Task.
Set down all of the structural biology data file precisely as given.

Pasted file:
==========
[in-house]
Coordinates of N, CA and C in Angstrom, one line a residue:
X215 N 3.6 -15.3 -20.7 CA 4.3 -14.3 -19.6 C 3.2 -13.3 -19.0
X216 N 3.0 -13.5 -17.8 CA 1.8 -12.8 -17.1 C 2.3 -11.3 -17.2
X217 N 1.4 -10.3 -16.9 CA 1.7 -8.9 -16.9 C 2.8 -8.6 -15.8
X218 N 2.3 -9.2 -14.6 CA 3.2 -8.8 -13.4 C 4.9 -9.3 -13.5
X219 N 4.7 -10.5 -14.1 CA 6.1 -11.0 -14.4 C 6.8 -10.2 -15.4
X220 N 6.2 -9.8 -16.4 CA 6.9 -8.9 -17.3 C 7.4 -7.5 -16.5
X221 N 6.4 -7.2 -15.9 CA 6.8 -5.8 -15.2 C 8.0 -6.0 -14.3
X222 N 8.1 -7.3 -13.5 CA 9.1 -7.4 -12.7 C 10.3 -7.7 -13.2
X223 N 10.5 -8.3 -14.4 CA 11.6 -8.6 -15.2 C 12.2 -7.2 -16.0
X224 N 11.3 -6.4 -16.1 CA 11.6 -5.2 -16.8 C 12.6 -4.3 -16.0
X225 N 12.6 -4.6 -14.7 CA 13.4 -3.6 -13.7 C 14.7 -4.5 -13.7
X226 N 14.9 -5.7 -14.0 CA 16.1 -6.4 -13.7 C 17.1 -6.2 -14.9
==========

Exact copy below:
[in-house]
Coordinates of N, CA and C in Angstrom, one line a residue:
X215 N 3.6 -15.3 -20.7 CA 4.3 -14.3 -19.6 C 3.2 -13.3 -19.0
X216 N 3.0 -13.5 -17.8 CA 1.8 -12.8 -17.1 C 2.3 -11.3 -17.2
X217 N 1.4 -10.3 -16.9 CA 1.7 -8.9 -16.9 C 2.8 -8.6 -15.8
X218 N 2.3 -9.2 -14.6 CA 3.2 -8.8 -13.4 C 4.9 -9.3 -13.5
X219 N 4.7 -10.5 -14.1 CA 6.1 -11.0 -14.4 C 6.8 -10.2 -15.4
X220 N 6.2 -9.8 -16.4 CA 6.9 -8.9 -17.3 C 7.4 -7.5 -16.5
X221 N 6.4 -7.2 -15.9 CA 6.8 -5.8 -15.2 C 8.0 -6.0 -14.3
X222 N 8.1 -7.3 -13.5 CA 9.1 -7.4 -12.7 C 10.3 -7.7 -13.2
X223 N 10.5 -8.3 -14.4 CA 11.6 -8.6 -15.2 C 12.2 -7.2 -16.0
X224 N 11.3 -6.4 -16.1 CA 11.6 -5.2 -16.8 C 12.6 -4.3 -16.0
X225 N 12.6 -4.6 -14.7 CA 13.4 -3.6 -13.7 C 14.7 -4.5 -13.7
X226 N 14.9 -5.7 -14.0 CA 16.1 -6.4 -13.7 C 17.1 -6.2 -14.9